Jailed former president Chen Shui-bian (A-bian, 陳水扁), who served two terms as chairman of the Democratic Progressive Party (DPP), but gave up his membership after being charged with corruption in 2008, quietly rejoined the party on Wednesday last week.
One might expect this news to make a big splash on the political scene, but both the DPP and Chen’s office have done their best to keep it low-key.
The panel set up by the DPP to review Chen’s application was originally determined to arrive at a consensus decision, but in the end it had to make do with a majority decision because some of its members were still against taking Chen back into the fold. The panel gave a one-sentence explanation, saying it was respecting the decision made by a local party branch. This timid statement does not give the impression that the DPP is confident it has done the right thing.
Some time ago, Lin Cho-shui (林濁水), a political commentator and former chief executive of the DPP Policy Committee, urged the party to use the occasion of Chen’s application to make a historic assessment of his contributions and shortcomings. Lin drew a comparison with the Chinese Communist Party’s assessment of former leader Mao Zedong (毛澤東) as having been “70 percent right and 30 percent wrong” in the aftermath of the disastrous Cultural Revolution, saying that this appraisal had enabled former Chinese leader Deng Xiaoping (鄧小平) to boldly forge ahead.
However, the DPP has quietly opened the door to Chen without having made any such assessment.
Given the DPP’s lack of attention to the rights and wrongs of the matter, Lin said that this would be an extremely shameful record in the annals of the party.
The return to the DPP of someone who held the office of president for eight years is obviously a highly significant event. Considering its importance, one would expect the party to let Chen enter through the front gate and walk up a broad avenue, but the DPP has kept very quiet. It dares not answer questions that are worrying the public, such as whether Chen’s readmission means that the party has rehabilitated him and agrees that the cases against him are a matter of political repression.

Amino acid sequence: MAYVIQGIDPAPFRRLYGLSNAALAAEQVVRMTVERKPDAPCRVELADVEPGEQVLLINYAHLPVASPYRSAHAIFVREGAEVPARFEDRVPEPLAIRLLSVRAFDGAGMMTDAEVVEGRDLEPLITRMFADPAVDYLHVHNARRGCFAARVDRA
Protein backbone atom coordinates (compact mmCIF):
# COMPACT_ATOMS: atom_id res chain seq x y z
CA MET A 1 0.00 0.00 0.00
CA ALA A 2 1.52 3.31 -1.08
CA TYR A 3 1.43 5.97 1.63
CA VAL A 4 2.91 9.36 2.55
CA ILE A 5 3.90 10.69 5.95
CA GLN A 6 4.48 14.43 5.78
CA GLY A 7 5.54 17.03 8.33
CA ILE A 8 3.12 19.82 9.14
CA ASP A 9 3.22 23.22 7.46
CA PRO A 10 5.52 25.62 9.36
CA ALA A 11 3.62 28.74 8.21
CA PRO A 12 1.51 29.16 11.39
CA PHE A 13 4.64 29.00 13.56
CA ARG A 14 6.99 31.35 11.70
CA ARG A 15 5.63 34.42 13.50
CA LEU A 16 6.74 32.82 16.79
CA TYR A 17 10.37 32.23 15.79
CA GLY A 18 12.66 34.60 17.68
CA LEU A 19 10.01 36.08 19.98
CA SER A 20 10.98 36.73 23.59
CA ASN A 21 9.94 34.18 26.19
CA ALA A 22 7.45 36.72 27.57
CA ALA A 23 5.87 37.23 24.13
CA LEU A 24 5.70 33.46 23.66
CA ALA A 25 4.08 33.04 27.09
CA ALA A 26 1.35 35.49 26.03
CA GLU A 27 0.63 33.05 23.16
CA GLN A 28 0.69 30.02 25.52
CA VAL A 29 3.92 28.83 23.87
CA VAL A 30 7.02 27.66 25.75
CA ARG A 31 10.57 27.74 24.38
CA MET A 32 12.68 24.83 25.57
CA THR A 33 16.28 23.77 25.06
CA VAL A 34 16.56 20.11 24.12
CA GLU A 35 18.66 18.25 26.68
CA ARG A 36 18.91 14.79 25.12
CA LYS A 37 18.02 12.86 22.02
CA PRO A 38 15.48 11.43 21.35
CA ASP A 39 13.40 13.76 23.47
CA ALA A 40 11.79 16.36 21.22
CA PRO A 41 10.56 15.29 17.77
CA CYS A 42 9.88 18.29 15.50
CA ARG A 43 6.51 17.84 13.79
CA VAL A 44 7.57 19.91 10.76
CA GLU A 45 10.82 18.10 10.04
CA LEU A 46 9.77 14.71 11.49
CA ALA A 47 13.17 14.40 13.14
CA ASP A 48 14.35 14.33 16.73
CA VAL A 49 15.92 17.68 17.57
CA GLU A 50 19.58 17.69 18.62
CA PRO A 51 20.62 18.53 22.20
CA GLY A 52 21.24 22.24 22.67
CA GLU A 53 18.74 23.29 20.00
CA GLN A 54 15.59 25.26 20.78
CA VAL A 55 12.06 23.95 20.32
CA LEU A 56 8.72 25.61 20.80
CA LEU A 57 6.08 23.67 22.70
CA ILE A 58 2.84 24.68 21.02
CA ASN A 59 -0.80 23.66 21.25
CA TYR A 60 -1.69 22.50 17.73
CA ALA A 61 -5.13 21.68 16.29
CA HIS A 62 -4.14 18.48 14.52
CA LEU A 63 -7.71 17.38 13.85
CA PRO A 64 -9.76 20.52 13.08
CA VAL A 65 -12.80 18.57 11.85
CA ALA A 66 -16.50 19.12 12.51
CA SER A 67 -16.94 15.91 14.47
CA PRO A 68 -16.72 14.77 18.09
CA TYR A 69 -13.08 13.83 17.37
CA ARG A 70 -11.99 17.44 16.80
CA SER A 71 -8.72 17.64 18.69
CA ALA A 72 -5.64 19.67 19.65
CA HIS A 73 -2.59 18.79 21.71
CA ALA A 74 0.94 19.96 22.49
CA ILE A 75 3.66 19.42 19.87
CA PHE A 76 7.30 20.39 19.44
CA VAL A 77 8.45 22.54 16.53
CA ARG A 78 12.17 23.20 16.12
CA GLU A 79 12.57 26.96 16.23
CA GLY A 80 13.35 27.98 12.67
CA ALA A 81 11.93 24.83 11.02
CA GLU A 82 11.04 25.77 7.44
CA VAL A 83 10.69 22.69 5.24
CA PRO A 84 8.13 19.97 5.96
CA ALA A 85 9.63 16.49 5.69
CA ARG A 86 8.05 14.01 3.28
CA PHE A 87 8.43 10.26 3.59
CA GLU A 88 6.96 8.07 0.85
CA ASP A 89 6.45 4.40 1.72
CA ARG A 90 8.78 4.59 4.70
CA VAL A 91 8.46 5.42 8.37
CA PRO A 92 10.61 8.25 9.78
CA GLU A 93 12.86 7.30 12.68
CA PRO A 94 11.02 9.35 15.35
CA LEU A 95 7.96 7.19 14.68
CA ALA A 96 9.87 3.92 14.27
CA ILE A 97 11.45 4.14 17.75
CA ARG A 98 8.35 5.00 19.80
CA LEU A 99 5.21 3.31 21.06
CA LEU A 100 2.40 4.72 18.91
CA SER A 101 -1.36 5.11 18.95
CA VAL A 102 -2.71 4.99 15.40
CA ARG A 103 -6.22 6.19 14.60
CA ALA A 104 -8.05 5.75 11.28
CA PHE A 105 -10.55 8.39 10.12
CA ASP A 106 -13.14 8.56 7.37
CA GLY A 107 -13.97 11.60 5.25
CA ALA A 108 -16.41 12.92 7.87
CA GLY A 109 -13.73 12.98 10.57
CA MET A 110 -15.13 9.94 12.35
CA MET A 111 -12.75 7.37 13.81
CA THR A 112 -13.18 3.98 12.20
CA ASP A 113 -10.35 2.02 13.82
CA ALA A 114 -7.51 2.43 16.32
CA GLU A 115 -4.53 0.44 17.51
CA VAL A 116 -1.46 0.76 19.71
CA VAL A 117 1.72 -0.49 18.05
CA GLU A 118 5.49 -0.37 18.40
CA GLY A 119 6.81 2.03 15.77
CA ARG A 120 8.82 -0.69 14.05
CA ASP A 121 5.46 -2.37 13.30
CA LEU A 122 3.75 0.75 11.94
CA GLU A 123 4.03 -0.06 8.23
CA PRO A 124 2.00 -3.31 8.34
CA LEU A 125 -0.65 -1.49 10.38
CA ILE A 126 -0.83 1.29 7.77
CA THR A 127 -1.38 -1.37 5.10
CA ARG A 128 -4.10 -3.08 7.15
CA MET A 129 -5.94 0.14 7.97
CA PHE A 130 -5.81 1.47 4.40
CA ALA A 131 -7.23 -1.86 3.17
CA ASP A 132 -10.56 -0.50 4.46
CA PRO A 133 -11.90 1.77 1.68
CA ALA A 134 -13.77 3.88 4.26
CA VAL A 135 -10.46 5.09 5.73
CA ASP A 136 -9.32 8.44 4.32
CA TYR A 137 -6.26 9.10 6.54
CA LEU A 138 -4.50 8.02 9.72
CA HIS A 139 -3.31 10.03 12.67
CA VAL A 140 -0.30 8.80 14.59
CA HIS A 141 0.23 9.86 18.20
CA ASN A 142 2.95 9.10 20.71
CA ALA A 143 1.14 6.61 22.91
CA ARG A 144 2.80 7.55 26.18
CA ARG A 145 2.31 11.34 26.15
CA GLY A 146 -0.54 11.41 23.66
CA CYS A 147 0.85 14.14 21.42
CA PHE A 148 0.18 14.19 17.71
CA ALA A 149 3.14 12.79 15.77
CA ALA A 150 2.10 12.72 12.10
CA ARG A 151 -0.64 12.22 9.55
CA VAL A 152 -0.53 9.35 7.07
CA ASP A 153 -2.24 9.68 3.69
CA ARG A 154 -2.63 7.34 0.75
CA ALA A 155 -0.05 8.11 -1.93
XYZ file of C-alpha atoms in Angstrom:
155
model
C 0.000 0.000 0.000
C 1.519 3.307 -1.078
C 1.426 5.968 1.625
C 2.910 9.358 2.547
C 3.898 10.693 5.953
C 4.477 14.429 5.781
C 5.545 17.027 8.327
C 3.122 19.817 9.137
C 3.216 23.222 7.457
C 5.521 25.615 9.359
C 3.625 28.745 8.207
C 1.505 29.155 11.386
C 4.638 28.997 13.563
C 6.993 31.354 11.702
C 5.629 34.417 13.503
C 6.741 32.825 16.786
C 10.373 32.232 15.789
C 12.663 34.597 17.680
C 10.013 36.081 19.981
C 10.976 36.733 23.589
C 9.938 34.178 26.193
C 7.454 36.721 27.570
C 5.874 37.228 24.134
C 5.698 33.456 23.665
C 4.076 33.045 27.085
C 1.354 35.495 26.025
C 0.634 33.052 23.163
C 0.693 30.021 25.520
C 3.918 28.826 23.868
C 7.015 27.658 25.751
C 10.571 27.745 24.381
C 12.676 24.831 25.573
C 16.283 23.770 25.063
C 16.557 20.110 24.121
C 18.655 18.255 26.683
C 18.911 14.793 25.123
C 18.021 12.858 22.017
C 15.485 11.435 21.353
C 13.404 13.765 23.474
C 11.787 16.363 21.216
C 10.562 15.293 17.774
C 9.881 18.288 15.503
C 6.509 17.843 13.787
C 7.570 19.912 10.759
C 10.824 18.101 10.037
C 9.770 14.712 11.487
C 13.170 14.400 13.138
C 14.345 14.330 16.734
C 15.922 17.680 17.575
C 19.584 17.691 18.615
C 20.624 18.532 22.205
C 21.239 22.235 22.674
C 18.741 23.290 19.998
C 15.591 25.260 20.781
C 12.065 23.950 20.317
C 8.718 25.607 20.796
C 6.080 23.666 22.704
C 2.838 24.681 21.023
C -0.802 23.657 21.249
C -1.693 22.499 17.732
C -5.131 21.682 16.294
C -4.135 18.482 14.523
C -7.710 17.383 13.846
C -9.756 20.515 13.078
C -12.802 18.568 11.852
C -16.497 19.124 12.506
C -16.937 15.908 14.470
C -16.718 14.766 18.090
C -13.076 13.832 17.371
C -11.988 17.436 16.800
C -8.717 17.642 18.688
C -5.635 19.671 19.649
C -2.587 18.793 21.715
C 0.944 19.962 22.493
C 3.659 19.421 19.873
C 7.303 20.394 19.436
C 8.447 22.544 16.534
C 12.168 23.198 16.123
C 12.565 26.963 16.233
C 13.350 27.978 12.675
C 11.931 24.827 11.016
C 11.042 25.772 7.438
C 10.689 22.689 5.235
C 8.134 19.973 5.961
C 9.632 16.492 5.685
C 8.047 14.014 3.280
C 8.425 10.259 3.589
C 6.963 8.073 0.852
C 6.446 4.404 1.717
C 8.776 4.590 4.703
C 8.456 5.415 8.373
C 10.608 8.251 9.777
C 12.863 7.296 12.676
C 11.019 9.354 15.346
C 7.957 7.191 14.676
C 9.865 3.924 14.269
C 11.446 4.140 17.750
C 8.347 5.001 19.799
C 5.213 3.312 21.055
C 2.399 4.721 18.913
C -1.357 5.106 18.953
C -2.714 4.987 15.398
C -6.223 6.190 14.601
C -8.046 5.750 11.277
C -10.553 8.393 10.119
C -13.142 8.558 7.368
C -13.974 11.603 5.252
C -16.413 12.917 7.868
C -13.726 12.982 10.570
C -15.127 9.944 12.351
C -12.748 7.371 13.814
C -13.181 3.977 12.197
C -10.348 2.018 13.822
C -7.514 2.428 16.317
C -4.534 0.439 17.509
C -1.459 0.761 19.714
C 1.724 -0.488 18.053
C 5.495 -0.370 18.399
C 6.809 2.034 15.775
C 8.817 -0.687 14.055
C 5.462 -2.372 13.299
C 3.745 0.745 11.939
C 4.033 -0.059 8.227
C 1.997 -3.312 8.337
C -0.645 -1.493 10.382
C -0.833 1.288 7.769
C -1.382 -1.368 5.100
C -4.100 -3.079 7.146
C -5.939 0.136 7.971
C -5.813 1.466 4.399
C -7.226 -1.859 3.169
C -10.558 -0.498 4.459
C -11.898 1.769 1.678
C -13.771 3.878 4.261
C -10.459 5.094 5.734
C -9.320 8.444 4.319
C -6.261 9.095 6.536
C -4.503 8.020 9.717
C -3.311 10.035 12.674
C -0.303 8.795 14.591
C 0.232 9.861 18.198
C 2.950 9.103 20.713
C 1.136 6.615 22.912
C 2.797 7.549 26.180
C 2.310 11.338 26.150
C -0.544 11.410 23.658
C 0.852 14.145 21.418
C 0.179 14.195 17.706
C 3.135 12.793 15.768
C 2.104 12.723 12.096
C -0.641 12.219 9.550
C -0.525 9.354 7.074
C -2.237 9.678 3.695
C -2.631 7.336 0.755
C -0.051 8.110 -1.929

If these are the party’s positions, people want to know whether it will now call on the public to declare war on the oppressor, President Ma Ying-jeou (馬英九), as it did years ago when it pilloried the Chinese Nationalist Party (KMT) regime, calling for a retrial of the Kaohsiung Incident case. People are wondering whether the DPP wants to see Chen’s reputation restored.
The public will not get any answers to these questions, because Chen has not been readmitted as a result of a debate aimed at getting to the bottom of the matter and establishing the truth, but merely a compromise for the sake of patching up differences among DPP members and supporters.
The party has let Chen back in, not because it agrees that he is a victim of political repression, but because the top ranks do not want to offend him, and because they are afraid of potential exposures by Chen’s family and nagging questions from his supporters, which could have an impact on elections, especially the DPP’s own primaries.
Rather than being confident that they have done the right thing, the party’s leaders made a decision because they were afraid of losing control. They dared not offend Chen, but neither could they explain what they were doing, so all they could do was to quietly approve his application.
The DPP’s decisionmakers are blurring the rights and wrongs of the matter, and they have a guilty conscience about it. Compared with its resolute opposition to political repression in the past, the DPP is now a shadow of its former self.
The DPP’s unwillingness to face up to its own history has gotten it caught in the historical whirlpool surrounding Chen. On the one hand, the party cannot pass the test of clean government, and it still finds itself in the shadow of a government turned corrupt. On the other hand, it cannot distance itself from the position that there are two separate nation states on either side of the Taiwan Strait, so that people always suspect it of seeking de jure independence for Taiwan.
Who has the most cause to celebrate the DPP’s unconditional acceptance of Chen’s application? Without doubt, the KMT has gained the most from it. Mired as Ma’s government is in all kinds of difficulties, he has suddenly been presented with a great way of showing that the opposition party is even worse than his own.
He must feel as if a great weight has been taken off his shoulders. The KMT has been getting very worried about its prospects, but now it must be gratified to see how the DPP has given up its quest for progress. Much to the KMT’s delight, the curse of Chen Shui-bian is something it can still use against the DPP.
While the Ma government has gone from plain incompetence to out-and-out abuse of its authority, the DPP has gone from not knowing what to do about developments in cross-strait relations to letting Chen rejoin. Now it is plain for all to see that the main contest between the nation’s two main parties is which of them is the most complacent.
Just as Ma is not worried about seething resentment, the DPP does not care about its lack of a clear ethical stand. Since both parties have lost the will to engage in introspection, Taiwan’s democracy will for the time being be mired in political rivalry of the shoddiest kind.
Julian Kuo is a former Democratic Progressive Party legislator.
Translated by Julian Clegg